When we first meet Vers, she’s sparring with her superior, Yon-Rogg (Jude Law), who lectures her about thinking more with her head and less with her heart. Corniness aside, Yon-Rogg’s pompous “advice” establishes Vers as an overly emotional recruit who will have to learn how to channel her emotions to ultimately unlock her past and her full powers by movie’s end. However, that aspect of the story never really materializes. There are no flashes of anger or bouts of insecurity that Vers has to overcome. She’s fairly confident, self-assured, and basically the best version of herself in the beginning, middle, and end of the movie. With an exception or two, no one ever really makes much mention of Vers/Carol’s emotional state until the waning 20 minutes of the movie. By that point, there’s little to no satisfaction in the completion of that supposed internal struggle.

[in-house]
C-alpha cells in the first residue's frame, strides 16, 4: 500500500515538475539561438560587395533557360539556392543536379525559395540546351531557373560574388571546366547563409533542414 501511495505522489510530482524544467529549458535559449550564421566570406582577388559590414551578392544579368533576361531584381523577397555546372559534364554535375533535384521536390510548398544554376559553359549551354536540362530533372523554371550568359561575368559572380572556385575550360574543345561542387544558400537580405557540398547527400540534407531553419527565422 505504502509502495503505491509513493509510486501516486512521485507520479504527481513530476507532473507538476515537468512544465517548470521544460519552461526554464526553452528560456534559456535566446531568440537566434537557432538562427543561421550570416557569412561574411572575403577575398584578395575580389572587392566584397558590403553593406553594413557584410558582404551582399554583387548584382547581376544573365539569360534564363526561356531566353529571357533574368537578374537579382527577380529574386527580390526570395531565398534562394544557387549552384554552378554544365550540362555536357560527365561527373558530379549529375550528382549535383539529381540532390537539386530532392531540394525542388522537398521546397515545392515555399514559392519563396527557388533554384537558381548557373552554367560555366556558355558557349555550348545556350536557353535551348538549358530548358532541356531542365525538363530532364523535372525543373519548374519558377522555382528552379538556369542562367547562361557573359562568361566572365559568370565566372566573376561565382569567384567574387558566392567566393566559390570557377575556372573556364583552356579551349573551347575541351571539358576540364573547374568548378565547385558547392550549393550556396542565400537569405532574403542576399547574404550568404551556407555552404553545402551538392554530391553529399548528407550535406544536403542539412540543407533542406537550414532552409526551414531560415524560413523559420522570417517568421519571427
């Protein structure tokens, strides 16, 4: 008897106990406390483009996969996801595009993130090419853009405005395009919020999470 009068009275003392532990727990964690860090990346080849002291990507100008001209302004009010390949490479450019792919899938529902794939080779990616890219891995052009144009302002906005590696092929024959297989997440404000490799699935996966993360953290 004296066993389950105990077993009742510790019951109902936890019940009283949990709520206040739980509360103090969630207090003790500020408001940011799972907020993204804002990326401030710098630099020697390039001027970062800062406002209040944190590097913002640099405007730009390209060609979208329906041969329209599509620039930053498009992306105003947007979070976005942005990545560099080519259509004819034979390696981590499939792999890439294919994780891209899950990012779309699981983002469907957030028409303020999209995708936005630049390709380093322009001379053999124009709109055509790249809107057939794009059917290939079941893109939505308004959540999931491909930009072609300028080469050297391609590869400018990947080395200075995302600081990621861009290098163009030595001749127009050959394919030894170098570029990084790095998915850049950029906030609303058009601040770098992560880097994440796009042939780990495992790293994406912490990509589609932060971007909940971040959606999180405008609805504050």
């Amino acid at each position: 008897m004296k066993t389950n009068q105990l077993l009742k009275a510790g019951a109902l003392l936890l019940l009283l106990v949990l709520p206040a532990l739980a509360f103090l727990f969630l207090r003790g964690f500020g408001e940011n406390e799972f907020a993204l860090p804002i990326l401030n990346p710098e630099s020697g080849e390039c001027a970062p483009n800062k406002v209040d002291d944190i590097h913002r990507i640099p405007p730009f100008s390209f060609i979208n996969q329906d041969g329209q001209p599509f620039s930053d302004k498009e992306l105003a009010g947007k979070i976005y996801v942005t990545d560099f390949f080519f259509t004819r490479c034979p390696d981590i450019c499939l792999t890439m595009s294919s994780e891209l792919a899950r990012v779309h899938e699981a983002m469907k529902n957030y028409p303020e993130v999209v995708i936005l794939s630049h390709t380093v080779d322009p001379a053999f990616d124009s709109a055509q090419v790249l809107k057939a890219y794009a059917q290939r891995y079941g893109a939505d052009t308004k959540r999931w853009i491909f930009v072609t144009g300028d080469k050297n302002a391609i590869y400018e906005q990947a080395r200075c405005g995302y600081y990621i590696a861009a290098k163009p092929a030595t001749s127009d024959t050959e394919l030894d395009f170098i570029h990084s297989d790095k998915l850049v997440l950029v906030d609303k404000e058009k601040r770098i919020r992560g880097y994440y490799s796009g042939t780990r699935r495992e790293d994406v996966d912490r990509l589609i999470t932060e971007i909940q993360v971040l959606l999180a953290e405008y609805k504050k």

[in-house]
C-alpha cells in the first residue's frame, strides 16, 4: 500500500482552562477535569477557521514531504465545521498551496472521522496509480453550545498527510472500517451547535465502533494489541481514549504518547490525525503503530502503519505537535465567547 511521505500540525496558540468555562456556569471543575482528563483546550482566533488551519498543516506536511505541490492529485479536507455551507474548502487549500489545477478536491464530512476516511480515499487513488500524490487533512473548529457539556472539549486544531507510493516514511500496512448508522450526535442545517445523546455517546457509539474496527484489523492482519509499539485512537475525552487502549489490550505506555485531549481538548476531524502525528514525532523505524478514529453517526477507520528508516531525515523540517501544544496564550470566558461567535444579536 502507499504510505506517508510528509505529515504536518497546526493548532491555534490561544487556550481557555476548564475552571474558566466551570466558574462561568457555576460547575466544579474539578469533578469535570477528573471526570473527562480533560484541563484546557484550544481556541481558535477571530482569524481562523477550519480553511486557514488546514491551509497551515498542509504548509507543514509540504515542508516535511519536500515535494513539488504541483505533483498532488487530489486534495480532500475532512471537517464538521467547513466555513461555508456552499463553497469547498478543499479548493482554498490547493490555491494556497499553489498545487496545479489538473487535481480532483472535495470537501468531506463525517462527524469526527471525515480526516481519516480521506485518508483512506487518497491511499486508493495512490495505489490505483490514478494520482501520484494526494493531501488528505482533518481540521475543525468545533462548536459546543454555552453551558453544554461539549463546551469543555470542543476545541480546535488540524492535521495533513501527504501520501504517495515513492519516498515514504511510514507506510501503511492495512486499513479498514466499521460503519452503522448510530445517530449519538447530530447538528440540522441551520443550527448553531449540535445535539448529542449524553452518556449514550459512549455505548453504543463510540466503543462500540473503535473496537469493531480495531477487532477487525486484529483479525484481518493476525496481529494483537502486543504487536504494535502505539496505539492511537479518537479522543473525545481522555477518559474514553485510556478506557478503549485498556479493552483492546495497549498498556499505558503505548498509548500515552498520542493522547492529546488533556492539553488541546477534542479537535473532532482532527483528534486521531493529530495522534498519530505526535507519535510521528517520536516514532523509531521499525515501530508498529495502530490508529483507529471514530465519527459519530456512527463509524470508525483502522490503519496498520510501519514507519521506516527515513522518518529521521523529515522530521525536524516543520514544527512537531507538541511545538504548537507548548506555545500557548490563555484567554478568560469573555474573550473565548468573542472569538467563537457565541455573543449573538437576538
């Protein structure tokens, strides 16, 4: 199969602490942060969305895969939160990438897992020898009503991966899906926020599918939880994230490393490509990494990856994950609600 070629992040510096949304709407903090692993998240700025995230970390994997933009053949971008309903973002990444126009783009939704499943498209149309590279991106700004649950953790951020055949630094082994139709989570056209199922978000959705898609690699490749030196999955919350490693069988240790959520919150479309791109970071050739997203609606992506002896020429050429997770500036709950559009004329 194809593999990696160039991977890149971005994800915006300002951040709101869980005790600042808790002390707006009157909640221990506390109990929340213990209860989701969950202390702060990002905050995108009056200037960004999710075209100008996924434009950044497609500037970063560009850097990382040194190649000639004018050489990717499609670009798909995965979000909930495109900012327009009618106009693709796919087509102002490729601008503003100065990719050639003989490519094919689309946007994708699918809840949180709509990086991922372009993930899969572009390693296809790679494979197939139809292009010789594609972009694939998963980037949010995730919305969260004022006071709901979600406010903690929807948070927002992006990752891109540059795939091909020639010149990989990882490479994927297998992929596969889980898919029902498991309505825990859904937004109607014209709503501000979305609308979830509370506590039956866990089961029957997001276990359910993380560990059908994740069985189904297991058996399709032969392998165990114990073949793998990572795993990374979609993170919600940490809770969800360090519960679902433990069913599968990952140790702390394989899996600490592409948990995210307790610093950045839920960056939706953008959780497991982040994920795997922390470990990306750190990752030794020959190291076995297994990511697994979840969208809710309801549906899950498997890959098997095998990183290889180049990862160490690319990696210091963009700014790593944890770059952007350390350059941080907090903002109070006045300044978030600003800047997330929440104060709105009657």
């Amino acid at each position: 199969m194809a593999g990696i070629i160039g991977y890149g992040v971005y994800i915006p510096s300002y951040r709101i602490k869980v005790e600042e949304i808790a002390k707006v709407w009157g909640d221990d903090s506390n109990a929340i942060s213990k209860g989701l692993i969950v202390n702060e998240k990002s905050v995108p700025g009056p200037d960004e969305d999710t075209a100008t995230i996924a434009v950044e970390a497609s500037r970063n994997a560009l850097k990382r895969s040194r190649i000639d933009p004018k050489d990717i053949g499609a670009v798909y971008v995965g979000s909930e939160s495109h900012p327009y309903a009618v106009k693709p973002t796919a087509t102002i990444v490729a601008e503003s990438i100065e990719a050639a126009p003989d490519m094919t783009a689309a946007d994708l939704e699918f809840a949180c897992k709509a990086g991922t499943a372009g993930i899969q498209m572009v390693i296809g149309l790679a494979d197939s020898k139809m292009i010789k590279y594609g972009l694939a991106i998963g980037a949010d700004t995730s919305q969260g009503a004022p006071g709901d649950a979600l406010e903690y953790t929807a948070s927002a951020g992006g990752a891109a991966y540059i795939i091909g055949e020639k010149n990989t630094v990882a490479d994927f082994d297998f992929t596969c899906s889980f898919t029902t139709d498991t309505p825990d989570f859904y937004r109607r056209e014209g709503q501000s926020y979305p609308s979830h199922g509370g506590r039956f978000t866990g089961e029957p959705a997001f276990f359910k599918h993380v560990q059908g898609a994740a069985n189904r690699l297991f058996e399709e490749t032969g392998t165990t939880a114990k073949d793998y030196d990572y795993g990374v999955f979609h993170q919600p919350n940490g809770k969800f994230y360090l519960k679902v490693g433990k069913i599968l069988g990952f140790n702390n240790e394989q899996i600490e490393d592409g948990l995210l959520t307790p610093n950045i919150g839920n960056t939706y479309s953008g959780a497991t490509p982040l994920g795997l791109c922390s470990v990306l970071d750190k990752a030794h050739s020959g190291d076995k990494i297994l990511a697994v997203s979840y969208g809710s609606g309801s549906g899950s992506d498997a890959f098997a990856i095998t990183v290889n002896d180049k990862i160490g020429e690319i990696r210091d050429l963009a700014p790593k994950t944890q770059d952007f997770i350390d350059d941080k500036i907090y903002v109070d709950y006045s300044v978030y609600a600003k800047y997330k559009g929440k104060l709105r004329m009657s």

The themes of sisterhood and friendship, while present, also get short shrift in Captain Marvel. While Vers tries to piece together the puzzle of her former life, the majority of her memories are of her best friend and fellow pilot Maria Rambeau (Lashana Lynch) and mentor Dr. Wendy Lawson (Annette Benning). Unfortunately, both characters are woefully underdeveloped and serve as barely-there plot devices. While it’s hinted that Maria was devastated by the supposed death of her best friend, there aren’t any scenes prior to their reintroduction in the film’s 2nd act that highlight Maria’s grief. What was clearly meant to be a cathartic moment between long lost friends at Maria’s dinner table ends up ringing hollow. And while Brie Larson’s performance at times feels as wooden as Maria’s 1990’s home décor (all oak everything?), one can’t help but wonder if the Oscar winner could’ve pulled off a stronger performance with meatier material.